● Kyoto Ka’s downtown location, 300 Madison Ave., is a scaled down version of the popular Sylvania Township original. For sushi and sashimi, freshness is key, and Kyoto Ka delivers while managing to stay budget-friendly. The menu offers a variety of rolls and several options for diners who choose to skip the raw fish. $$-$$$ 4 stars.
Falafel plate from Yala Kol restaurant on Holland-Sylvania Rd.
● Yala Kol, 3200 N. Holland-Sylvania Rd. You might breeze by if you don’t know any better, but the food at Yala Kol is worth checking out. From traditional Mediterranean fare that includes gyros, garlicky hummus, and chicken shawarma, to rich, savory dinners of succulent meats and fluffy rice, this newly established restaurant is worth checking out. Ask for the homemade garlic sauce on the side with everything. $$ 4 stars.
● Mancy’s Bluewater Grille, 461 W. Dussel Dr., Maumee, is the sort of place you go for special occasions, with its low-key lighting and upscale pricing. Although you can get delicious steaks and pork chops, the menu mostly stresses seafood, from mahi mahi and walleye to oysters, lobster, and everything in between. The made-from-scratch pizza dough rolls help make up for the occasional misstep, such as a bowl of soup served lukewarm instead of hot. A small quibble for an otherwise exceptional eatery. $$$ 4.5 stars.
● Authenticity is the name of the game at Rose Thai, 5333 Monroe St., which excels at the myriad flavors of the region ranging from sweet and sour to hot and salty. Whether your taste runs to pork and chicken or vegetarian and seafood, the fare here is delivered with ample flavor. Standouts include the Pad Thai and grilled shrimp fantasy. For something different, check out the duck curry. The serene, understated atmosphere is a bonus. $$ 4 stars.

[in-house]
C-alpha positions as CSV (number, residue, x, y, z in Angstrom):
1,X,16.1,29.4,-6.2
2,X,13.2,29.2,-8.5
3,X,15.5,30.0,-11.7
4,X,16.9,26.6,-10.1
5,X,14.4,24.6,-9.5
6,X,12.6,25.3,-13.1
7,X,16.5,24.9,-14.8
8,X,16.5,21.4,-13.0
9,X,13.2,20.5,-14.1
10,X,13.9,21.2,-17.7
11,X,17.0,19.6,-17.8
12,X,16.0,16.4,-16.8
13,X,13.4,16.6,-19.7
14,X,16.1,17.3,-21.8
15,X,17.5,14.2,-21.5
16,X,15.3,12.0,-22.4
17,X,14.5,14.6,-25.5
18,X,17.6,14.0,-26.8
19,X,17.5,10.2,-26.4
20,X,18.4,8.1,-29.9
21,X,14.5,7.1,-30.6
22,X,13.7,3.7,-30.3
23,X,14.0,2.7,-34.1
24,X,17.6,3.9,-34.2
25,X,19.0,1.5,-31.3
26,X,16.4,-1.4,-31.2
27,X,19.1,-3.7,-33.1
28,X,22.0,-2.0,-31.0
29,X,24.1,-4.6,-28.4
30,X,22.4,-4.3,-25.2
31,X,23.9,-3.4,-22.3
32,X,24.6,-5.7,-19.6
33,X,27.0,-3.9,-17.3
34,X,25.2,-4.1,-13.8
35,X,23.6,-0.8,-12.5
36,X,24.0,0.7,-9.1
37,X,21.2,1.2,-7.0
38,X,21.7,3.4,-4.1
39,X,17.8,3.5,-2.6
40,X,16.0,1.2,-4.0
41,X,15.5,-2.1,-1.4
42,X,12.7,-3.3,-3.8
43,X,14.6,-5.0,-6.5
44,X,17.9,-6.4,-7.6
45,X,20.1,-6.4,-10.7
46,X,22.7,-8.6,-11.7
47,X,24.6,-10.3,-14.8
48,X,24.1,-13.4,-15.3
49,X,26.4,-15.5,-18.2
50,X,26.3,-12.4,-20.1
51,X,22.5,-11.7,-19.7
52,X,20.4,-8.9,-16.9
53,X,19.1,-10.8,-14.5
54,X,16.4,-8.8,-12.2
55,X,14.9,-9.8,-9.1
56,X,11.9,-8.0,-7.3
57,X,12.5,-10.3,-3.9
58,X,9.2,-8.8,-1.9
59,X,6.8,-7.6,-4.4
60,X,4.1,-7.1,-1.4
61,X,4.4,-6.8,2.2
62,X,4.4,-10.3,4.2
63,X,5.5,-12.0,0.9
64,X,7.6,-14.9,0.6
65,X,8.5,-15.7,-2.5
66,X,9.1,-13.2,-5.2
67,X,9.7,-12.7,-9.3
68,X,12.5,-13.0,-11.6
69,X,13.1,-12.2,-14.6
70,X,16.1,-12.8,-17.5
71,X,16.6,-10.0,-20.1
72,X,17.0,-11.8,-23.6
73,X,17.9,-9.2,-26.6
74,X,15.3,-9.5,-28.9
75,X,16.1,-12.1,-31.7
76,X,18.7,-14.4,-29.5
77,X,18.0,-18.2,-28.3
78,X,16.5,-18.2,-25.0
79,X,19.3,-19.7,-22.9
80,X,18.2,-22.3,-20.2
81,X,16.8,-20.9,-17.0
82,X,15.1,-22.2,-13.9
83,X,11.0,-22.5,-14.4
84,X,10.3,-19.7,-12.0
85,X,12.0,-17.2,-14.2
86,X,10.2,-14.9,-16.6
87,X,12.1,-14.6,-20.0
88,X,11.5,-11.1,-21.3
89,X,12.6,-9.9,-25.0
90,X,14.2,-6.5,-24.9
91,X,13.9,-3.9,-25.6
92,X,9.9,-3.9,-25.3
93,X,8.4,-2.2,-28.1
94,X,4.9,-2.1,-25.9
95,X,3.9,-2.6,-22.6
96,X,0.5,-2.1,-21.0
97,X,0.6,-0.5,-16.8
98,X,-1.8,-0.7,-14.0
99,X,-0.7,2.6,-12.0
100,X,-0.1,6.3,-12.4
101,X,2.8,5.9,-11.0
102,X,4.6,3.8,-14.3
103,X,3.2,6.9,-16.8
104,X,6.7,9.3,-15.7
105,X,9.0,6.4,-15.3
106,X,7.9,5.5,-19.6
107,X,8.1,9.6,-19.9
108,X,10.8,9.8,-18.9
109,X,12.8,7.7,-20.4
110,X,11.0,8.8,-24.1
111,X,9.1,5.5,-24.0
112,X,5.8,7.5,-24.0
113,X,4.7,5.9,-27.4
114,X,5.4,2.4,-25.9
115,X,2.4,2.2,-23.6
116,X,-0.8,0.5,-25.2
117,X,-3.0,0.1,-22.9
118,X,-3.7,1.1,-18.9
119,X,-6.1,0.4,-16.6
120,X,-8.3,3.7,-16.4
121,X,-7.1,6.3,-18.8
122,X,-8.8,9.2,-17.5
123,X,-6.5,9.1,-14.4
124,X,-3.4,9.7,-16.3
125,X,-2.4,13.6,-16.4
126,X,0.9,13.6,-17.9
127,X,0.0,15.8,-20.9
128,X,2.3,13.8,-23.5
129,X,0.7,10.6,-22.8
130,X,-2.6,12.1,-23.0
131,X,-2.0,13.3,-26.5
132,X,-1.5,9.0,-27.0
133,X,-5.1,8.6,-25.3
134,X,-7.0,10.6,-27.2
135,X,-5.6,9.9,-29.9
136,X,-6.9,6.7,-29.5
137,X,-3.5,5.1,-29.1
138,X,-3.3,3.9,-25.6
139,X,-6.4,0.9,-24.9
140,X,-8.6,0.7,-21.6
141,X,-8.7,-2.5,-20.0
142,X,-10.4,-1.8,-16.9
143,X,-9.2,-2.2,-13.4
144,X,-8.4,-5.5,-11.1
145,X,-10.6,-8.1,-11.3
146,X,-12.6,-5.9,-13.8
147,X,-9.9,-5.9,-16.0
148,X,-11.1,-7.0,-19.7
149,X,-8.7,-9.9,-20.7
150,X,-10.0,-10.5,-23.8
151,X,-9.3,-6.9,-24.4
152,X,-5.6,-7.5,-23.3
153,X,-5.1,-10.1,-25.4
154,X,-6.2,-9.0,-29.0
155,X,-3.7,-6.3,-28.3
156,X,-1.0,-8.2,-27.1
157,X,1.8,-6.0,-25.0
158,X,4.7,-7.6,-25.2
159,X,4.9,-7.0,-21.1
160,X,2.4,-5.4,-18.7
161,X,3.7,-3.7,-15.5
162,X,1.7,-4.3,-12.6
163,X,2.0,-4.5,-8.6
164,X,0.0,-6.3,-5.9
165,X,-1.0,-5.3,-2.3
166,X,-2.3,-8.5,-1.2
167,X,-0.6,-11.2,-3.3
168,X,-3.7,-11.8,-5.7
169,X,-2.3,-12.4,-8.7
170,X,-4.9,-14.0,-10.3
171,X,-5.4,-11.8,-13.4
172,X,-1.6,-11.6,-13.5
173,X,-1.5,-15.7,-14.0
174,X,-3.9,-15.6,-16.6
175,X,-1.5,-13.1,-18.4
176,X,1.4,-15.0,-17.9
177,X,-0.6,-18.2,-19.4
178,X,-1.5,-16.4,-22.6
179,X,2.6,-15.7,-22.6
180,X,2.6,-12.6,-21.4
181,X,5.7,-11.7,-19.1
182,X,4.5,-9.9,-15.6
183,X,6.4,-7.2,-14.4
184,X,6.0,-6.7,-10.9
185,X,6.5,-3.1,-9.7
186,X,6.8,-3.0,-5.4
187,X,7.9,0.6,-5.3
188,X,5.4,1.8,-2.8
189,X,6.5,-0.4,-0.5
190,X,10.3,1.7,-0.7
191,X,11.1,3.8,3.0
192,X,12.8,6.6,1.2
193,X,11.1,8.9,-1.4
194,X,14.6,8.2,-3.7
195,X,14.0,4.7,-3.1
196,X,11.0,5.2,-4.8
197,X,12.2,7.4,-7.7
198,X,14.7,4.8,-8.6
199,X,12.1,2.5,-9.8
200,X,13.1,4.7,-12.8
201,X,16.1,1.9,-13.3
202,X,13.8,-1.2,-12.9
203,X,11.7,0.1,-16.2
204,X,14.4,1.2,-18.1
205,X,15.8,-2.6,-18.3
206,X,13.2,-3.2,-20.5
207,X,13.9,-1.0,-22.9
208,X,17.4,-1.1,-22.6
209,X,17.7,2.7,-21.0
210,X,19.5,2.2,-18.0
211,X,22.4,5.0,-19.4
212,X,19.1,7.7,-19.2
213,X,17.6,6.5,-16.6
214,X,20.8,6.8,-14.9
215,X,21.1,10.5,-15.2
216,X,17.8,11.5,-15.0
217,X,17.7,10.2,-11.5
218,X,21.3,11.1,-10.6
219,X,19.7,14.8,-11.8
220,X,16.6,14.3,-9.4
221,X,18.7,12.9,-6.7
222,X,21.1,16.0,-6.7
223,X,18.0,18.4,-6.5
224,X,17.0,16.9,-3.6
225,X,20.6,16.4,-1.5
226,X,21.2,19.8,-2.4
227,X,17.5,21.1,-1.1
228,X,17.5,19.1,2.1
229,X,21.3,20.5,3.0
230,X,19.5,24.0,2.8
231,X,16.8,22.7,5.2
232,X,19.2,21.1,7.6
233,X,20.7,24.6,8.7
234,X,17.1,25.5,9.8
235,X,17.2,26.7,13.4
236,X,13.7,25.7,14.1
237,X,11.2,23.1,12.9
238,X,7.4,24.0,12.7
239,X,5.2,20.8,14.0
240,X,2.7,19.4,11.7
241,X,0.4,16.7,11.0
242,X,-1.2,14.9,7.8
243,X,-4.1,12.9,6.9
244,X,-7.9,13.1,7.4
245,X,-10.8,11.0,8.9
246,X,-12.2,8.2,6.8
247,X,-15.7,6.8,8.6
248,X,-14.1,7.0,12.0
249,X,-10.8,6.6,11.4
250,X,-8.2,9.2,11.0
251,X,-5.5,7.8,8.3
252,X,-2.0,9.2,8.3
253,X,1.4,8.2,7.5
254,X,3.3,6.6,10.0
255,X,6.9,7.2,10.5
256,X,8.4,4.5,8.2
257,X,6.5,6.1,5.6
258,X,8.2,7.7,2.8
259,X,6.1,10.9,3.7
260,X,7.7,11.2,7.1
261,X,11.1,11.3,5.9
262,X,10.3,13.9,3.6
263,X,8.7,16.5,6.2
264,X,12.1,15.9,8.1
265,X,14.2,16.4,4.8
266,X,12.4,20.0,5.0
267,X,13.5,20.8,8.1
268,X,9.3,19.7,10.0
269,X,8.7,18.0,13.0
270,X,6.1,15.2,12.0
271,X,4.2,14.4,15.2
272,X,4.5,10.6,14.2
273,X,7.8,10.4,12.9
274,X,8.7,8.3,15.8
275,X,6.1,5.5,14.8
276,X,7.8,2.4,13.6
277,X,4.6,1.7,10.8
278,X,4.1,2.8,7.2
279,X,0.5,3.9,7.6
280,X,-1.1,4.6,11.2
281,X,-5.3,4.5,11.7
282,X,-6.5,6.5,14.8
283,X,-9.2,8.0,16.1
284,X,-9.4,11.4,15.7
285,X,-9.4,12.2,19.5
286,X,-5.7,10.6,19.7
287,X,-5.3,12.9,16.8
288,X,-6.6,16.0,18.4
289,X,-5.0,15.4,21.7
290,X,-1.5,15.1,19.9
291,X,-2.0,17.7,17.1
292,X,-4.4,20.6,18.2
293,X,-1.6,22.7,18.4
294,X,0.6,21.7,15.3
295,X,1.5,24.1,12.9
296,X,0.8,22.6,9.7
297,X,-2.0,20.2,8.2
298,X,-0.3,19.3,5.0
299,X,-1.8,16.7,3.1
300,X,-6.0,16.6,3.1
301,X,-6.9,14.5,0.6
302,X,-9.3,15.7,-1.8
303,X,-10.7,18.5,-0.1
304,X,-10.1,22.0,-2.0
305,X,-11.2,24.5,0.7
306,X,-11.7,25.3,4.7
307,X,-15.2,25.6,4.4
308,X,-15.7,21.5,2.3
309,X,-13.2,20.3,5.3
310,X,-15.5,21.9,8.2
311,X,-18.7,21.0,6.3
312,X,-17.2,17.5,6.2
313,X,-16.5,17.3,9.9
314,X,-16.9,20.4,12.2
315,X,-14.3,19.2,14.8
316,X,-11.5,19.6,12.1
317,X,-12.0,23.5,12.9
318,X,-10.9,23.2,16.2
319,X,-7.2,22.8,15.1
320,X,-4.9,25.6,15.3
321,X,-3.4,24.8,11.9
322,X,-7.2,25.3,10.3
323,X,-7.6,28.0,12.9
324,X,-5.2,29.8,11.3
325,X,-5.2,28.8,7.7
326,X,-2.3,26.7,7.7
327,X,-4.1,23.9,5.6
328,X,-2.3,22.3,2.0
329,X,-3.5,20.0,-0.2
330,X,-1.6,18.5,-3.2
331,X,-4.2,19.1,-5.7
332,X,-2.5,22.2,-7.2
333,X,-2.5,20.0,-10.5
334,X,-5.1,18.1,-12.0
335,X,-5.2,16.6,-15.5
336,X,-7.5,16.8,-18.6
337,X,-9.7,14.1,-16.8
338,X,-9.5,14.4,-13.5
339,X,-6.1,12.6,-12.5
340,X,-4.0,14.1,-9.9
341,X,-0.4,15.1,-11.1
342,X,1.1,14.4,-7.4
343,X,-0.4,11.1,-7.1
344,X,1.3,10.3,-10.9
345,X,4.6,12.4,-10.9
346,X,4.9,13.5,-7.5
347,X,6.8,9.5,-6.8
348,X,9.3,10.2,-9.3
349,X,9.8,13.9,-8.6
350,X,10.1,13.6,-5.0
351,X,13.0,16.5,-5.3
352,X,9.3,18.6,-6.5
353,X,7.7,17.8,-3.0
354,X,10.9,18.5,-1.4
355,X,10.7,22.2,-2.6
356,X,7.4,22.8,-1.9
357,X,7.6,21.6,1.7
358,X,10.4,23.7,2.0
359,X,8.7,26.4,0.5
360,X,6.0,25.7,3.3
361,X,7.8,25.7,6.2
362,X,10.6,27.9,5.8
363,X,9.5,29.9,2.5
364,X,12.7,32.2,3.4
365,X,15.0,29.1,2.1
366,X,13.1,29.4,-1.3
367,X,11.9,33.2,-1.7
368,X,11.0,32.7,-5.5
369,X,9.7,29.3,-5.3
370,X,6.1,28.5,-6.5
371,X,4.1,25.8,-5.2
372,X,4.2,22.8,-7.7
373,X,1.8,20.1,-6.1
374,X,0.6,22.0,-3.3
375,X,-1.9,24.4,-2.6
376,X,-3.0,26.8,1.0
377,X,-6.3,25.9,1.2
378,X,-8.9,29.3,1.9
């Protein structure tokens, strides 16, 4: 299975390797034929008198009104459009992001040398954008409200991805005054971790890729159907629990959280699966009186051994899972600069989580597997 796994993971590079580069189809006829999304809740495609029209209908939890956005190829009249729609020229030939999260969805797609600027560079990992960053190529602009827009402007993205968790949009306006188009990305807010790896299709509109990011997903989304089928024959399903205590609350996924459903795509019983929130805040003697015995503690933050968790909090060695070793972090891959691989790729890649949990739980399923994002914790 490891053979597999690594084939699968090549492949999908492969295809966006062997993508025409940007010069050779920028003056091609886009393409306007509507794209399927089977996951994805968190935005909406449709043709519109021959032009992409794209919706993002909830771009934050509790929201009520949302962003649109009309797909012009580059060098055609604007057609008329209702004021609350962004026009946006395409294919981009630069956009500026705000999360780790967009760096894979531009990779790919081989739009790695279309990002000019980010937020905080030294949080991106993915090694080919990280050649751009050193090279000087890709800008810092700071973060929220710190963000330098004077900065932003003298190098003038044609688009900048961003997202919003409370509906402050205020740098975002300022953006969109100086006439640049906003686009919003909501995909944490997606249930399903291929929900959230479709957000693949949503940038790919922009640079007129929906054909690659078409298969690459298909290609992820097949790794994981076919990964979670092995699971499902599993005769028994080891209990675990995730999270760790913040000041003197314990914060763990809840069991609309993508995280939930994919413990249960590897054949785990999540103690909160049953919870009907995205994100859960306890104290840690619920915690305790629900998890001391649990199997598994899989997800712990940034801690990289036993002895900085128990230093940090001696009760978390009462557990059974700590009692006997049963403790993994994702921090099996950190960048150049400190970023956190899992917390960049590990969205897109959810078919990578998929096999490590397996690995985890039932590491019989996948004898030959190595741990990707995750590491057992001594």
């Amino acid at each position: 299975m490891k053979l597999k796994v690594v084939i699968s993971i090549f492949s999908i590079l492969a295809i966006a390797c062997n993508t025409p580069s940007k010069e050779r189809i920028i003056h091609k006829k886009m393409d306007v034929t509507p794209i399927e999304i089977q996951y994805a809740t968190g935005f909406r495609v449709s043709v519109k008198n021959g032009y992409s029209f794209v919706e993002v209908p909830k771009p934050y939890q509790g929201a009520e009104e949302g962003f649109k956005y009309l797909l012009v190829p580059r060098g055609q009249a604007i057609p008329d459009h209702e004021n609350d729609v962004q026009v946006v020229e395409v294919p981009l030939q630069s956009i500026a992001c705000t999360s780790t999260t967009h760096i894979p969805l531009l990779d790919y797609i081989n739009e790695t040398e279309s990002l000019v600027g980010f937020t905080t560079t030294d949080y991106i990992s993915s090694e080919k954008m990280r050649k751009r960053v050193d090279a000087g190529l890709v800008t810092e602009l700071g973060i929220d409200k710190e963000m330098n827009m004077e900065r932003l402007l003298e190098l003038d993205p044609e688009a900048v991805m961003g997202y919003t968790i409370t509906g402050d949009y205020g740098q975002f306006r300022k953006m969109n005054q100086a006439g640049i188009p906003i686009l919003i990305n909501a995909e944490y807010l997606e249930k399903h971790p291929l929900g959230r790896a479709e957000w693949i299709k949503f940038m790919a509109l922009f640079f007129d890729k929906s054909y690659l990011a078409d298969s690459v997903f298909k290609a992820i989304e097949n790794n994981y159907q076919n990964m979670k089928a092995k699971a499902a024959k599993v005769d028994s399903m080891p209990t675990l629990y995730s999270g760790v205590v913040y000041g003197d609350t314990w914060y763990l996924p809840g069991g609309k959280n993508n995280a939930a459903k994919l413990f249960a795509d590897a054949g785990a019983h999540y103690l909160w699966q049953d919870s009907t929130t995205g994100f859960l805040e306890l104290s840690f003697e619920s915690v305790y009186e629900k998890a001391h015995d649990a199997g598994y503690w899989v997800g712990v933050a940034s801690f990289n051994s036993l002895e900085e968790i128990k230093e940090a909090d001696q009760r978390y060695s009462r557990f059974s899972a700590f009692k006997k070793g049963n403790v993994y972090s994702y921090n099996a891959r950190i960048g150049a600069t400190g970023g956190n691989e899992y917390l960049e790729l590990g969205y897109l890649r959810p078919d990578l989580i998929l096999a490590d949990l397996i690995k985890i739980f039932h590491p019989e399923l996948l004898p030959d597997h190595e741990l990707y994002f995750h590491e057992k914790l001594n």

Ernie's Chubby Double Decker from Chubby's American Grill.
● Chubby’s American Grill, 535 W. Alexis Rd., is a new West Toledo restaurant serving large portions of deliciousness that your doctor may not approve of, but your gullet most assuredly will. Highlights are the signature Reuben balls and pulled pork sliders; the Mac & Crack — mac & cheese with andouille sausage and nice-size shrimp in a five-cheese sauce — is comfort food on steroids; the gigantic Chubby’s Slammer, one of four plate-filling chicken chunk options, and the towering Ernie’s Chubby Double Decker cheeseburger, featuring two 8-ounce patties and plenty of fixings. $$ 4 stars.